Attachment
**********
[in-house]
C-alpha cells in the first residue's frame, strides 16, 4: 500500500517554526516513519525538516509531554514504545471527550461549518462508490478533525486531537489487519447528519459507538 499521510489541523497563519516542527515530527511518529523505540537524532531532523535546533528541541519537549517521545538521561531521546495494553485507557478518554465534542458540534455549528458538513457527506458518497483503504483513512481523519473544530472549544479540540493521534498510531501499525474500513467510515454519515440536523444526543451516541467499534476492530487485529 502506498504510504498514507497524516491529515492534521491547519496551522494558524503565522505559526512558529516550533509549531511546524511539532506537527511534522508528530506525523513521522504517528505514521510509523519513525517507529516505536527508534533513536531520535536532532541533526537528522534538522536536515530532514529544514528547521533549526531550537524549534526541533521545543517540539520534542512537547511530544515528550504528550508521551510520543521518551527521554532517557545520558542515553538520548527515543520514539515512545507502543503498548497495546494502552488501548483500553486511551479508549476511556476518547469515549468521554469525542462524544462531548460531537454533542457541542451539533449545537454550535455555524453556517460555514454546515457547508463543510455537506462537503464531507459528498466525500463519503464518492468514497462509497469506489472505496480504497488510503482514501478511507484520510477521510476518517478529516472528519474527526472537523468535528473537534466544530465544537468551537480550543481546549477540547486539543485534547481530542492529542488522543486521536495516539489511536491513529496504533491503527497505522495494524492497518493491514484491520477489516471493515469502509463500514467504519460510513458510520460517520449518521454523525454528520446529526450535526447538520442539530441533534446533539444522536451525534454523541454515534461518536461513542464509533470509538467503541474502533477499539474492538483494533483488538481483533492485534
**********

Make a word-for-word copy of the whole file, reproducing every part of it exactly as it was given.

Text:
[in-house]
C-alpha cells in the first residue's frame, strides 16, 4: 500500500517554526516513519525538516509531554514504545471527550461549518462508490478533525486531537489487519447528519459507538 499521510489541523497563519516542527515530527511518529523505540537524532531532523535546533528541541519537549517521545538521561531521546495494553485507557478518554465534542458540534455549528458538513457527506458518497483503504483513512481523519473544530472549544479540540493521534498510531501499525474500513467510515454519515440536523444526543451516541467499534476492530487485529 502506498504510504498514507497524516491529515492534521491547519496551522494558524503565522505559526512558529516550533509549531511546524511539532506537527511534522508528530506525523513521522504517528505514521510509523519513525517507529516505536527508534533513536531520535536532532541533526537528522534538522536536515530532514529544514528547521533549526531550537524549534526541533521545543517540539520534542512537547511530544515528550504528550508521551510520543521518551527521554532517557545520558542515553538520548527515543520514539515512545507502543503498548497495546494502552488501548483500553486511551479508549476511556476518547469515549468521554469525542462524544462531548460531537454533542457541542451539533449545537454550535455555524453556517460555514454546515457547508463543510455537506462537503464531507459528498466525500463519503464518492468514497462509497469506489472505496480504497488510503482514501478511507484520510477521510476518517478529516472528519474527526472537523468535528473537534466544530465544537468551537480550543481546549477540547486539543485534547481530542492529542488522543486521536495516539489511536491513529496504533491503527497505522495494524492497518493491514484491520477489516471493515469502509463500514467504519460510513458510520460517520449518521454523525454528520446529526450535526447538520442539530441533534446533539444522536451525534454523541454515534461518536461513542464509533470509538467503541474502533477499539474492538483494533483488538481483533492485534